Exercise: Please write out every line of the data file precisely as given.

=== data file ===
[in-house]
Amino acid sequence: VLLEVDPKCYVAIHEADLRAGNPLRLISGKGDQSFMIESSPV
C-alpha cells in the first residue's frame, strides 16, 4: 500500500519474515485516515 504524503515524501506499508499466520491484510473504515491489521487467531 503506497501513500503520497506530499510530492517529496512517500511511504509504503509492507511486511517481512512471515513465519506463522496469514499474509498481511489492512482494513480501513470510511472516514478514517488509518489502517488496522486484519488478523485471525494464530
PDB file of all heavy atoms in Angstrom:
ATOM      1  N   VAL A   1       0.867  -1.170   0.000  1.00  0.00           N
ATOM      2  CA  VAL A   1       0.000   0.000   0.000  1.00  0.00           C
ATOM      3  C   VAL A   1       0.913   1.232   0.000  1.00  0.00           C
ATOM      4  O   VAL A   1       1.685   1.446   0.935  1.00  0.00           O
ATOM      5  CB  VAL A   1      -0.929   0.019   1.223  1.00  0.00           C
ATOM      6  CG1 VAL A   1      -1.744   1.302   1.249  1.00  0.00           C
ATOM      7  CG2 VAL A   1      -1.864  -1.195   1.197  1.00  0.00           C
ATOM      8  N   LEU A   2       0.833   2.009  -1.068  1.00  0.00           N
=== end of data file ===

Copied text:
[in-house]
Amino acid sequence: VLLEVDPKCYVAIHEADLRAGNPLRLISGKGDQSFMIESSPV
C-alpha cells in the first residue's frame, strides 16, 4: 500500500519474515485516515 504524503515524501506499508499466520491484510473504515491489521487467531 503506497501513500503520497506530499510530492517529496512517500511511504509504503509492507511486511517481512512471515513465519506463522496469514499474509498481511489492512482494513480501513470510511472516514478514517488509518489502517488496522486484519488478523485471525494464530
PDB file of all heavy atoms in Angstrom:
ATOM      1  N   VAL A   1       0.867  -1.170   0.000  1.00  0.00           N
ATOM      2  CA  VAL A   1       0.000   0.000   0.000  1.00  0.00           C
ATOM      3  C   VAL A   1       0.913   1.232   0.000  1.00  0.00           C
ATOM      4  O   VAL A   1       1.685   1.446   0.935  1.00  0.00           O
ATOM      5  CB  VAL A   1      -0.929   0.019   1.223  1.00  0.00           C
ATOM      6  CG1 VAL A   1      -1.744   1.302   1.249  1.00  0.00           C
ATOM      7  CG2 VAL A   1      -1.864  -1.195   1.197  1.00  0.00           C
ATOM      8  N   LEU A   2       0.833   2.009  -1.068  1.00  0.00           N